Tuesday, April 30, 2019

Jade Vixen

$20 IKEA rug paired with very expensive 1940's vintage lingerie.






Sunday, April 28, 2019

Ajaye

"Blinding ignorance does mislead us. Wretched mortals, open your eyes!"  ~Leonardo da Vinci







Saturday, April 27, 2019

Meira & Mara

This is an older shot that I've re-worked from scratch. There were some details that I think I overworked, and some details that I added which I now think were unnecessary. Sometimes it takes me a few years to realize that I didn't get it right the first time. Actually, it often takes me a few years to realize mistakes, and I rarely get it right the first time.





Wednesday, April 24, 2019

Ellen

This is a shameless homage to Edward Weston's Pepper #30, which has long been one of my favorite inspirations.






Tuesday, April 23, 2019

Natalie

Film had/has this thing called grain, and back in the day some photographers hated it— but accepted it, if not embraced it. I, in fact, used either a film that had little visible grain or went with the opposite— employing & loving something with a serious grain (I would actually amplify it in the darkroom). Film has always had imperfections that are easy to embrace. Since the beginning of digital, noise has sort of been the equivalent of film's grain, but almost no one has embraced— mostly because it lacks the inherent charm of film grain. The holy grail has been pristine quality, despite the fact that quality like that has never been necessary for artistic ambitions— commercial ambition, yes, but not necessarily creative ones. Ironically, we’re starting to get to a place in digital photography where we’re becoming less obsessed with megapixels and more fascinated with “look.” Camera sensors from different companies each reproduce subjects in a unique way, and to many photographers, that’s starting to matter more than how many pixels are crammed into their cameras.






Friday, April 19, 2019

Ajaye

I love photographic prints; I love viewing them; I love making them and I love sharing them. There are certain qualities to a great print that simply cannot be accomplished when the image is viewed on an electronic display (and sometimes vice versa, I should add— color images can greatly benefit from the glow of a screen). It’s well known that photographers have been printing less and less over the years. Part of it is because they don’t need to, and instead, distribute images online through communities. This is inherently built into the current crop of younger photographers coming up these days. They understand Polaroids, but they don’t understand prints. They don't understand the point. Of course, not all are of this mentality— but I have definitely noticed that many are. It used to be that prints were the ultimate end process for a photographer. It seems odd that, in an age when the technology to make superb prints in one’s own home or studio is within reach of almost any photographer, so many choose not to. It's so weird to me. Objective qualities aside, it should also be mentioned that the satisfaction of seeing your own print materialize in a development tray or rolling off a printer exactly as you intended it to look, is among the most satisfying experiences that a creative photographer may have. Here is a tangible thing made by you, encapsulating your vision, emotion, and skill; something to present to others with pride and with the knowledge that it is unique and touchable... to keep for the rest of your life, and even (perhaps most importantly) pass on to a future generation.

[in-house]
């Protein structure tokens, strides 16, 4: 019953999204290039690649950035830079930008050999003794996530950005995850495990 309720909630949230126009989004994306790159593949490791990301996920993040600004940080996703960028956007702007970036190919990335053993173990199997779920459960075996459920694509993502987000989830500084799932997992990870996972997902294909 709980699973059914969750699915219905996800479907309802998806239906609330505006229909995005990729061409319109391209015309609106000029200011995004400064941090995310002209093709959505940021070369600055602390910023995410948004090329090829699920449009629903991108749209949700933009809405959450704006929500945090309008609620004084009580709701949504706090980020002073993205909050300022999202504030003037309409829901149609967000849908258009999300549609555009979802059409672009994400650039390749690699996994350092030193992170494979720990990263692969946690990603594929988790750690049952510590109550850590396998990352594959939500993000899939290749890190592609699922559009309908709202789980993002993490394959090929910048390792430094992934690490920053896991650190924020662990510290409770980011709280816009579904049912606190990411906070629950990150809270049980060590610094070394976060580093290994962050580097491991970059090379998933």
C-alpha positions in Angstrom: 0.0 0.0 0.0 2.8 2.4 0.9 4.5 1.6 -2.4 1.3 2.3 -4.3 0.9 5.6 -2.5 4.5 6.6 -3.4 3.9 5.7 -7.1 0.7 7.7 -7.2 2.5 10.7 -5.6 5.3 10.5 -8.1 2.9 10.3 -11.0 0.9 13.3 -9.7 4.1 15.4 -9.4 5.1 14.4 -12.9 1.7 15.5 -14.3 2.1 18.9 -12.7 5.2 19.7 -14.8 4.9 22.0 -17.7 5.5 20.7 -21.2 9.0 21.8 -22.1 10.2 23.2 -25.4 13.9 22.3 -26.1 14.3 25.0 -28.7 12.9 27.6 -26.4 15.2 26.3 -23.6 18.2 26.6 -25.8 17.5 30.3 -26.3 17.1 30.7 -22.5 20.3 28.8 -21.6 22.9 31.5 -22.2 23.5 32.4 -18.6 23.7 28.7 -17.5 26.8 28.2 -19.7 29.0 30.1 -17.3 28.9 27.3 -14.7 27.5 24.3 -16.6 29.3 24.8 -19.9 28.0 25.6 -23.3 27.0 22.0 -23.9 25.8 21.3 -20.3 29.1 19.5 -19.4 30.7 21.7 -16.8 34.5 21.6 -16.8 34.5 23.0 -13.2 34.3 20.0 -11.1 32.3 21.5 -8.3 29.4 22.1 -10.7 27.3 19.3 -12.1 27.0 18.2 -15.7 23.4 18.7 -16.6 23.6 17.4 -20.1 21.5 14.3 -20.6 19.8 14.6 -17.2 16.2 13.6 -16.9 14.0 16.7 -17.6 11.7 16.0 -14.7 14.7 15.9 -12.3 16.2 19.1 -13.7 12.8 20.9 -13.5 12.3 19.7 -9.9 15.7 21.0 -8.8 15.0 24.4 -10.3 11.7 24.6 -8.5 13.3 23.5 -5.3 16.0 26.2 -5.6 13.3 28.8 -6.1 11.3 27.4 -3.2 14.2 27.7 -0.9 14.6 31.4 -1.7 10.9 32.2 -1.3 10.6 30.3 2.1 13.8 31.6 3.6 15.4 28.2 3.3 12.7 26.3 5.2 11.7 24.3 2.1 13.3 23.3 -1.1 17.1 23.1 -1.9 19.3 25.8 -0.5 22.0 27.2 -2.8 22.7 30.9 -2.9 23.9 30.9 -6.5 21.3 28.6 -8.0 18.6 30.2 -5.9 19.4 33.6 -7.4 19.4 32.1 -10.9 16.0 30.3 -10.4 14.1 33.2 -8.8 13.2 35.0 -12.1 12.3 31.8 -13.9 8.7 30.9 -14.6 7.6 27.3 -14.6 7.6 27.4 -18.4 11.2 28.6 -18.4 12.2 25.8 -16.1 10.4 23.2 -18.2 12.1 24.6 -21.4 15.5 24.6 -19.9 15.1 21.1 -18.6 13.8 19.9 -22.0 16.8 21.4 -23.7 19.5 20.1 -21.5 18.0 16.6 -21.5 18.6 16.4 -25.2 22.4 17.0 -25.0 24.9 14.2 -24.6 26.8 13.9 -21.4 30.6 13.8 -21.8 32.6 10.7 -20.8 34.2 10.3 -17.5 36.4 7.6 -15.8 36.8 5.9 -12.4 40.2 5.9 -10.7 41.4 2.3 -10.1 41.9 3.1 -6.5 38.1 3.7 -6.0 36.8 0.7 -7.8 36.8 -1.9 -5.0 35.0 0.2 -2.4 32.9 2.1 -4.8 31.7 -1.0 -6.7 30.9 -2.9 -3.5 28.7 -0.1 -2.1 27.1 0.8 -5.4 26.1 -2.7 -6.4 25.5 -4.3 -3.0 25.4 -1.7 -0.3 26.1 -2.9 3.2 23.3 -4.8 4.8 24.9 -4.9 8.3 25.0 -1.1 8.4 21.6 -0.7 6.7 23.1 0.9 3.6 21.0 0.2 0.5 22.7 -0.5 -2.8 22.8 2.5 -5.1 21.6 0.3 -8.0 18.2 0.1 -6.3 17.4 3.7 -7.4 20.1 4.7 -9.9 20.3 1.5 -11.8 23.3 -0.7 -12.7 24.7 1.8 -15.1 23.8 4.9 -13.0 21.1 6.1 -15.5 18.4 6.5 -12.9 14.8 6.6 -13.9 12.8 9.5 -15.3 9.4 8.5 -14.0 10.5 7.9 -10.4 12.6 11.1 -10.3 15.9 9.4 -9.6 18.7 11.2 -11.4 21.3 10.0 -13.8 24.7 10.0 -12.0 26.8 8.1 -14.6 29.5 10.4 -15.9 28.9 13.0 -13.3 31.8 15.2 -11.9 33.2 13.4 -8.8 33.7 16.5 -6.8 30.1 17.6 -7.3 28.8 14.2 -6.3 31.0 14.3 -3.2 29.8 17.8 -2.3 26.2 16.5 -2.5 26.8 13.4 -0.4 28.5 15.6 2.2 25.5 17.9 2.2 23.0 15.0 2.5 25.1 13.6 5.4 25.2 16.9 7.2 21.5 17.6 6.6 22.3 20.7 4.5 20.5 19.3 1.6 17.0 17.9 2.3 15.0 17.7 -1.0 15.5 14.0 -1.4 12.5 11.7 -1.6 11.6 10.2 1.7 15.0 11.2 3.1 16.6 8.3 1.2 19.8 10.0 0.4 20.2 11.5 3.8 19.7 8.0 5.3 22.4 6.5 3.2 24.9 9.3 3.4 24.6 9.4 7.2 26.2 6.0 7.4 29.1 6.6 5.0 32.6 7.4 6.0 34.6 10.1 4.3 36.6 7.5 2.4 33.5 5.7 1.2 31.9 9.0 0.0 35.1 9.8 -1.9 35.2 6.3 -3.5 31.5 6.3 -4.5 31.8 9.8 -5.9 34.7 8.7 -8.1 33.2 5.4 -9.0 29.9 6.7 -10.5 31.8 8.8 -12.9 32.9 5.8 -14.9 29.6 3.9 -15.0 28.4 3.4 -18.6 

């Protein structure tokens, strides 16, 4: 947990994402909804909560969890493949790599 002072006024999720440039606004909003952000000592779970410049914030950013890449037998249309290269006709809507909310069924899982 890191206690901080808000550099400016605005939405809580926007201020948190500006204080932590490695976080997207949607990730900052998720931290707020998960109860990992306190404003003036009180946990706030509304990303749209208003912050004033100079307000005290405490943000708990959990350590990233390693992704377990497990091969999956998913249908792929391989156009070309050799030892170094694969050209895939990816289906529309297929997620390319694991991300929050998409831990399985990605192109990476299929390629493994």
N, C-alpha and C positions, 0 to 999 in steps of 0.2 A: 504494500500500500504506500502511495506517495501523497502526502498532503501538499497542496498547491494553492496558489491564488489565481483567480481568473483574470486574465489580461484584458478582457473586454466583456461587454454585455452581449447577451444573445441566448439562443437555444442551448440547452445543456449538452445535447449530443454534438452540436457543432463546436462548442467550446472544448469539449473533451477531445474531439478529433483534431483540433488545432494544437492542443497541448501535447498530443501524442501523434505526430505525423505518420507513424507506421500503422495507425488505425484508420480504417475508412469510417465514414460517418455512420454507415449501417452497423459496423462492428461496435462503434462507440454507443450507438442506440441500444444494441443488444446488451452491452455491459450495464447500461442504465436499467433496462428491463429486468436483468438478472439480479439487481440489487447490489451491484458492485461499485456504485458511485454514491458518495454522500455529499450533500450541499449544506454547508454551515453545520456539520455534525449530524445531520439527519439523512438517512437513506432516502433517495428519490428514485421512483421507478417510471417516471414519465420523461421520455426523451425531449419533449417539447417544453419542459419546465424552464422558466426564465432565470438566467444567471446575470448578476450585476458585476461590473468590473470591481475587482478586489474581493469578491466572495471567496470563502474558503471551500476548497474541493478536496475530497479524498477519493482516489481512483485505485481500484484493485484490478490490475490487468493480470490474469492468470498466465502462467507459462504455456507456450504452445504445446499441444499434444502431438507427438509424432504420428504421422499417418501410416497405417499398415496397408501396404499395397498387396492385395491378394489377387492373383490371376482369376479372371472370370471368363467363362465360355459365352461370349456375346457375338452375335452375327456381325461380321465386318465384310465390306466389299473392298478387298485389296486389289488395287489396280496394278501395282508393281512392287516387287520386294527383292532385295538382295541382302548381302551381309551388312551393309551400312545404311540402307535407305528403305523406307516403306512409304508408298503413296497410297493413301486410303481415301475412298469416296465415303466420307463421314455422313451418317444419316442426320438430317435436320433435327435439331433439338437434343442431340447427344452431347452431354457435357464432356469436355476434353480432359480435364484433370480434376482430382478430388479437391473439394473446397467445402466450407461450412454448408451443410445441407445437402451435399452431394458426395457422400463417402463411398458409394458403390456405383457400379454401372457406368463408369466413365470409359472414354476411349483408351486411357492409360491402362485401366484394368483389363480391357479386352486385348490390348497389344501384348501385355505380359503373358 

Tuesday, April 16, 2019

Emily

This is a serious re-cropping, as well as a re-working, of an image that I posted a couple of years ago.






Friday, April 12, 2019

Izzy

These were single shots from the past (and posted as such a few years ago), that I shot consecutively and always meant to treat as a diptych... it just took me about ten years to get around to it.






Tuesday, April 9, 2019

Jezz

"In the beginning, it was all black and white"  ~Maureen O'Hara





Natalie

In real life, we typically have a brief amount of time to see things, then we move on. But photographs aren’t reality, they’re an illusion. So I get closer, and explore, and make up my own story. To really understand something, we need to sit still and get close. Really close.











Saturday, April 6, 2019

Lucy & Nathalia

"I have discovered photography. Now I can kill myself. I have nothing
else to learn." ~ Pablo Picasso





Friday, April 5, 2019

Miera

Joel: Wednesday, do you think someday you might want to get married and have kids?
Wednesday Addams: No.
Joel: But what if you met just the right man, who worshiped and adored you, who'd do anything you say, who'd be your devoted slave? Then what would you do?
Wednesday Addams: I'd pity him.